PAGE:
Prover to run Isabelle. NOTE: the first time Isabelle is invoked, several minutes are needed to initialise and build the theories. Subsequent uses of Isabelle
will not require this long wait. To monitor progress, click on the button on the
bottom right of the tool, as highlighted in Figure 47.
Troubleshooting More detailed instructions are provided at the Isabelle/Eclipse website, which may be of use:
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Figure 47: Isabelle configuration in Symphony— initialisation progress.
http:
//andriusvelykis.github.io/isabelle-eclipse/getting-started/
If errors persist, please report them using the Symphony bug tracking facility9 :
https://github.com/symphonytool/symphony/issues/new
8.3
Using the Isabelle perspective with the Symphony IDE
The steps in this section should be followed to begin proving theorems using the Isabelle theorem proving support plug-in for the Symphony IDE. The steps enable the
user to prove theorems for a specific CML model.
1. If Isabelle is not already running, from the menu bar, select Theorem Prover
→ Launch Theorem Prover. This will run the Isabelle configuration (defined in
Section 8.2). If there is already an instance of Isabelle running, an error message
will appear, as in Figure 48. This can be safely dismissed.
Figure 48: Error messages from Isabelle in Symphony
2. When proving in the Symphony IDE, the Isabelle perspective is used. To open
the perspective manually, select the icon labelled a in Figure 49, and then select
Isabelle and then ok. If the perspective has been used previously, then select the
Isabelle perspective using the button labelled b in Figure 49.
3. Once open, the Isabelle perspective will look like Figure 50. There are various
panes in the perspective as follows:
Project Explorer Similar to the CML perspective — this pane shows the projects
created in the user’s workspace, and their contents.
9 Please
note that a GitHub account is necessary for filing bug reports.
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Figure 49: Running Isabelle and selecting Isabelle perspective
Figure 50: Overview of Isabelle perspective in Symphony
Theory File Editor A text editor which enables the user to interact with the
theory script and prove theorems, add additional definitions, lemmas and
theorems.
Theory Outline This pane provides an outline to the contents of the selected
theory file including definitions, functions, lemmas and theorems and may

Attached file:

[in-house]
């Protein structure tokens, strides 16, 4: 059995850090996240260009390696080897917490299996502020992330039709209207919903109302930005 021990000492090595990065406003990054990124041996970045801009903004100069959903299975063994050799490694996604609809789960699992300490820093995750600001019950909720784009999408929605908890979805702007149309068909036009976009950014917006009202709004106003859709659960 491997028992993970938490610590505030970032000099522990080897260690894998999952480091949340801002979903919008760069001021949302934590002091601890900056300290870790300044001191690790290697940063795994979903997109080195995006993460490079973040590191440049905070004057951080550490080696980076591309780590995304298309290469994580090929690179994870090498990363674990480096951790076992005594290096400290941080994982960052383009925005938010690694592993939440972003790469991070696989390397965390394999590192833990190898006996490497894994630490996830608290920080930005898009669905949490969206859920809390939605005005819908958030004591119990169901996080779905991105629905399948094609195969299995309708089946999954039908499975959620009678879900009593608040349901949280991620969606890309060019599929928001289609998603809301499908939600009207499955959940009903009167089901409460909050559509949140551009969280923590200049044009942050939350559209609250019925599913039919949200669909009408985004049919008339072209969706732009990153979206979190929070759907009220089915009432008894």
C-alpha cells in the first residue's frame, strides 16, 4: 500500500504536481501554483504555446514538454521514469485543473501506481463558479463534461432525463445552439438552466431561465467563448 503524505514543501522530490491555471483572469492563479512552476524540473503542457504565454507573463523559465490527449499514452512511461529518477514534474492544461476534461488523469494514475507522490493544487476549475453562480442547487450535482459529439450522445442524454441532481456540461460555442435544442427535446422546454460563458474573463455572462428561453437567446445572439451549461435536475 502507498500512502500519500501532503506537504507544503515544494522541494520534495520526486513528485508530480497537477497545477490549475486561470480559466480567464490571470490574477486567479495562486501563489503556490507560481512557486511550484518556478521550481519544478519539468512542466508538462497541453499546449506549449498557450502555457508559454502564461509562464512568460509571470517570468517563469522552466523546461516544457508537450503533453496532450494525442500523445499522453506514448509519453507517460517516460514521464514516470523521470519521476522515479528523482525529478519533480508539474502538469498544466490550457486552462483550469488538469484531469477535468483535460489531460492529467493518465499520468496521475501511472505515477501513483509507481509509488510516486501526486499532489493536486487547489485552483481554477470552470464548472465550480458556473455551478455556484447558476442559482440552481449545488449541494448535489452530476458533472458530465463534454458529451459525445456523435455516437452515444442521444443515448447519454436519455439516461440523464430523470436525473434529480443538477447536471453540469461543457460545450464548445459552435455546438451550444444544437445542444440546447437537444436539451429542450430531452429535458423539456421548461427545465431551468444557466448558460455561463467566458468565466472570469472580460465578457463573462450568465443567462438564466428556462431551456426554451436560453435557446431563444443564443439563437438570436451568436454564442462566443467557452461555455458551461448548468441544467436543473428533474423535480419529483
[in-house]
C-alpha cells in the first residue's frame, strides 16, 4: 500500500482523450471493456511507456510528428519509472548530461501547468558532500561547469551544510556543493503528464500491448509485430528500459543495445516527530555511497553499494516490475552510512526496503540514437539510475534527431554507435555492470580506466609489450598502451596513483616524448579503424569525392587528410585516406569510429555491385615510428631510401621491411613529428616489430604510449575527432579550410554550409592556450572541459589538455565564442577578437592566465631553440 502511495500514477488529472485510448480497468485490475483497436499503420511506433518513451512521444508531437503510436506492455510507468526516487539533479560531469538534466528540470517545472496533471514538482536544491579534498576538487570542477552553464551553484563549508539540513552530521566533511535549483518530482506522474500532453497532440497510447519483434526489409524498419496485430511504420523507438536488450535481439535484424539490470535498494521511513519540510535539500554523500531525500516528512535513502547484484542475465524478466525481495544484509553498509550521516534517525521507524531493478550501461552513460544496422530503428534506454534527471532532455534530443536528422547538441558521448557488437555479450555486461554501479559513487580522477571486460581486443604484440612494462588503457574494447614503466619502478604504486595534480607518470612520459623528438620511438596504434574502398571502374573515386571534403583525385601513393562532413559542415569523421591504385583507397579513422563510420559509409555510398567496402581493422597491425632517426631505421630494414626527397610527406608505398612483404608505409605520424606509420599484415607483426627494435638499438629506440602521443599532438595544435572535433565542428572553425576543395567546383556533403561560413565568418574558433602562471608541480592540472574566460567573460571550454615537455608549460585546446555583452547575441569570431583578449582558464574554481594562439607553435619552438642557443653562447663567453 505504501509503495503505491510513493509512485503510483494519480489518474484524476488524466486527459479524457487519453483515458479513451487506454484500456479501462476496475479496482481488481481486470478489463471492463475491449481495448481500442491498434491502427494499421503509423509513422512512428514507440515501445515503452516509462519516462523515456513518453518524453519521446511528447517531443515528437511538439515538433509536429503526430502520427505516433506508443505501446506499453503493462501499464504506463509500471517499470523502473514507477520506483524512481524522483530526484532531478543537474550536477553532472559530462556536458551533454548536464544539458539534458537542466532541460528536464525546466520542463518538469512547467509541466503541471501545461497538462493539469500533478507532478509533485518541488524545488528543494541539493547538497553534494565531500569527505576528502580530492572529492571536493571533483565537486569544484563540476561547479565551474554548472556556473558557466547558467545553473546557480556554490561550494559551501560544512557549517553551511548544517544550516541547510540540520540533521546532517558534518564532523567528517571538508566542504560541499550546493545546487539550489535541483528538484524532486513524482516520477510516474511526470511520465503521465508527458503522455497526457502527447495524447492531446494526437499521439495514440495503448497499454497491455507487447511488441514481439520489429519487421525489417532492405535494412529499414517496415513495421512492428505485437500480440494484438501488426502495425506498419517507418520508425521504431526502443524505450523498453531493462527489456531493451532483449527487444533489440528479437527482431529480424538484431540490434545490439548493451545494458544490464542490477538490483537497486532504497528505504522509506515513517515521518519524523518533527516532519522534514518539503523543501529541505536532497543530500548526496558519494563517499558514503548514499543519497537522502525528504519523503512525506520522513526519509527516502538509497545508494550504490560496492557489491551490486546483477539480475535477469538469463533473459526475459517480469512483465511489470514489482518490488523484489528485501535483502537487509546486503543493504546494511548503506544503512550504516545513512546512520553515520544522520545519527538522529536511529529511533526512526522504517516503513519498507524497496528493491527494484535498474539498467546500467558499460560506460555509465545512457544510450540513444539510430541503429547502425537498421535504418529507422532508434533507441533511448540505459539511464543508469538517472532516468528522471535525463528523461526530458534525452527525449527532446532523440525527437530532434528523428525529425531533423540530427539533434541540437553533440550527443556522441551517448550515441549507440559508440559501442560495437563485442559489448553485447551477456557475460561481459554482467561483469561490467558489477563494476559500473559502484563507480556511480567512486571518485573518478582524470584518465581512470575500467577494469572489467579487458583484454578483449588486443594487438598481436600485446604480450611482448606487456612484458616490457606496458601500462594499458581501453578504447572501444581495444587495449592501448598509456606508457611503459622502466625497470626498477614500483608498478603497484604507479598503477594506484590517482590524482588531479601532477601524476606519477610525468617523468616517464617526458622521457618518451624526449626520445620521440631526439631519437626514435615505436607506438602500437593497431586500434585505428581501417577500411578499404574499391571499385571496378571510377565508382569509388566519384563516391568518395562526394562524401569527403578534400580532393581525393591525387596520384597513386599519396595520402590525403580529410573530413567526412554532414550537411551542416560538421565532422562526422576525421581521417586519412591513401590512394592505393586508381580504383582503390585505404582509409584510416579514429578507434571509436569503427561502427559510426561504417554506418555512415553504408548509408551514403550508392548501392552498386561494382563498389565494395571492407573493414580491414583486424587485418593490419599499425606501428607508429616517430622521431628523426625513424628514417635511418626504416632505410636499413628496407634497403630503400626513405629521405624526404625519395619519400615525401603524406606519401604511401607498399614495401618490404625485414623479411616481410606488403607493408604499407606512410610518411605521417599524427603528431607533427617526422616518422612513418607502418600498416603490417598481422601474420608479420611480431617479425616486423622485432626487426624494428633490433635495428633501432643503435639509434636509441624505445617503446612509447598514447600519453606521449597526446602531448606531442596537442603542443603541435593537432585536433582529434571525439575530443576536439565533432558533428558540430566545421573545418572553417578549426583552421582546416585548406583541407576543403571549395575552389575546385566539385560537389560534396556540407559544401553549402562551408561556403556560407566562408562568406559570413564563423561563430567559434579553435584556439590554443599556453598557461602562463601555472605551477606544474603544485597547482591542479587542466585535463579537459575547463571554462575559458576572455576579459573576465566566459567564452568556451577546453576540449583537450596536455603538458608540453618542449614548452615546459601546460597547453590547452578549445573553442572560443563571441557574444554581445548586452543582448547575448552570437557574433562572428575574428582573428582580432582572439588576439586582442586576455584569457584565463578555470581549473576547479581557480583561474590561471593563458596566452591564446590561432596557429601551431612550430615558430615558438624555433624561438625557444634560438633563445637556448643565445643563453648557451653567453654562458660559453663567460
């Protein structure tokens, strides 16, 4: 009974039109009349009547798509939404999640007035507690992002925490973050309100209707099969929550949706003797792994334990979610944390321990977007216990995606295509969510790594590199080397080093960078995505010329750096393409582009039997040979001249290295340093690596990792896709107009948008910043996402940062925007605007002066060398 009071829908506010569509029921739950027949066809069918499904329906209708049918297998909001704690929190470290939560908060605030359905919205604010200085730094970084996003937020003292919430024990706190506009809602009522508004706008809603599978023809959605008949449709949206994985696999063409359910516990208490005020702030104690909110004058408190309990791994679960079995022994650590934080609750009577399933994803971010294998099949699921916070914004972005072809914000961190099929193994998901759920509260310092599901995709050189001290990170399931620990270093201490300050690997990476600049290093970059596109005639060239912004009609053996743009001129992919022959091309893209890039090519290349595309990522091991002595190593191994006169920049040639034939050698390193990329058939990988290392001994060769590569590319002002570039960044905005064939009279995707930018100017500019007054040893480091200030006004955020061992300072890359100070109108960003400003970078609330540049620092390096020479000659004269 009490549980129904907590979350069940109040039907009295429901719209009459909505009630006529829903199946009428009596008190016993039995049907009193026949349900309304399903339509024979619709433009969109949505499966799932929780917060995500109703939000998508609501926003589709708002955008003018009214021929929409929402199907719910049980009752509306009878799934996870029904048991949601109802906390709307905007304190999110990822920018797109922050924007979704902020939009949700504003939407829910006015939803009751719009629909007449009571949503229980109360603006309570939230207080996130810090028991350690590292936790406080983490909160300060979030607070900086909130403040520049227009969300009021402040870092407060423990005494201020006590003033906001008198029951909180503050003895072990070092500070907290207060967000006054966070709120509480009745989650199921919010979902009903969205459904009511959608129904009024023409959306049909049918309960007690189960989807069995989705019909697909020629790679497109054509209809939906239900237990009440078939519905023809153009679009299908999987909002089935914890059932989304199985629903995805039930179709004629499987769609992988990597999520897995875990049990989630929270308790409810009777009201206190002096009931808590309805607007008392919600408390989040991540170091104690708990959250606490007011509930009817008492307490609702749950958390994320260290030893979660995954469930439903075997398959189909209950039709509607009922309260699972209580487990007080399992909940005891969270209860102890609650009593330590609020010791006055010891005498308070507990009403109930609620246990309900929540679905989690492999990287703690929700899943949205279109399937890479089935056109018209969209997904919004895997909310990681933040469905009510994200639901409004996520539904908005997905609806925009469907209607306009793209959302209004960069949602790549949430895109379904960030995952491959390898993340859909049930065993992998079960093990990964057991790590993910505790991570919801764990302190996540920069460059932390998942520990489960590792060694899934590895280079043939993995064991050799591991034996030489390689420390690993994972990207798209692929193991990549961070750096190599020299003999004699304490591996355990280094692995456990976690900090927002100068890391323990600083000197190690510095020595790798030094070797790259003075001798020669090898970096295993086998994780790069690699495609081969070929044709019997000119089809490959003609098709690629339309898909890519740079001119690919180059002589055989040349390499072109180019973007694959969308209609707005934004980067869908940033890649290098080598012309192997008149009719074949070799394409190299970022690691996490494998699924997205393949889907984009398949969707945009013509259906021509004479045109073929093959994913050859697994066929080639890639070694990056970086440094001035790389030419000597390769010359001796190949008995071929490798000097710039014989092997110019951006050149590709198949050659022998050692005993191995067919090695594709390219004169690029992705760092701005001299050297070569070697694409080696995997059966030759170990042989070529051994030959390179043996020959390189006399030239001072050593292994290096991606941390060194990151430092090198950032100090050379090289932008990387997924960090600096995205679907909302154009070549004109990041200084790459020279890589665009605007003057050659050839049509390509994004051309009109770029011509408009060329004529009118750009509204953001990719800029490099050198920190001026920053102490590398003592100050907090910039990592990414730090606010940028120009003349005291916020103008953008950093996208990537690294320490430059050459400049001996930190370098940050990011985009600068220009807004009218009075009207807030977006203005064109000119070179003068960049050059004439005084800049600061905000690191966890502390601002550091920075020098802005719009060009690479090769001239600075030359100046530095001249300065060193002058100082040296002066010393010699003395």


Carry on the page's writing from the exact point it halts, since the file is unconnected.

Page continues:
be used to navigate the theory file.
Prover Progress A collection of status bars for the currently open theory files
— shows the progress made by Isabelle in proving the scripts in the theory
file.
Prover Output A window to report error messages and the status of the goals
of selected theorems.
Symbol Viewer A quick method of adding mathematical symbols to a theory
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file. The user can double-click a symbol which will be added to the proof
script.
4. Using the theory file editor pane, theorems and lemmas may be defined and
proven. The theory editor of Isabelle/Eclipse provides an interactive, asynchronous method for theorem proving, similar to the jEdit interface distributed
with Isabelle. The theory file is submitted to Isabelle and results are reported
asynchronously in the editor and prover output panes. The editor has syntax
highlighting for the Isabelle syntax10 and problems are marked and displayed in
the output pane.
In the next section, we use the steps defined here to use the Isabelle perspective to prove
lemmas related to an example CML model.
8.4
Proving CML Theorems
In this section, we provide a brief overview to theorem proving in the Symphony IDE.
As proving theorems about a CML model in Isabelle is performed in much the same
way as normal theorem proving in Isabelle, the interested reader should refer to tutorials on theorem proving with Isabelle for more details. We consider two main methods
of theorem proving in the Symphony IDE; discharging POs and model-specific conjectures. In Section 8.4.2, we describe the initial Proof Obligation Gneration – Thoerem
Prover (POG-TP) link and in Section 8.4.3 we consider general theorem proving in
CML.
8.4.1
Inspecting Proof Obligations
This section provides brief instructions on how to use the POG plug-in to inspect Proof
Obligations (POs). Information on which CML constructs are supported by the POG
can be found in Appendix B.
In order to inspect the POs for a given CML model, the, the user must select a CML
project (or a CML file), right-click and select Theorem Proving → Inspect Proof Obligations from the context menu. This is shown in Figure 51.
Once the POG has run successfully, the generated POs are displayed in a view to the
right of the editor (if the default POG perspective is enabled). If you click on any PO
in this list, its predicate can be seen in a frame below the PO list. This is shown in
Figure 52.
Any PO can be double-clicked and the editor will highlight the relevant portion of the
CML model that yielded that PO, which is also illustrated in Figure 52.
POs can be displayed in one of two ways: full obligation (the default setting) or definedness predicate only. The full obligation shows all contextual information for each
PO whereas the definedness predicate only shows the portion of the PO that enforces
definedness with no contextual information. This version can sometime be more intuitive to comprehend. To switch between settings, click Window → Preferences →
Symphony → POG (see Figure 53).
10 It is beyond the scope of this document to describe the Isabelle syntax – interested readers are directed
to the Isabelle tutorials, as in footnote 8
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Figure 51: Invoking the Symphony POG.
8.4.2
Discharging Proof Obligations
POs are automatically generated by the POG and can be discharged by the theorem
prover. Symphony supports both fully-automated and manual discharge of proof obligations.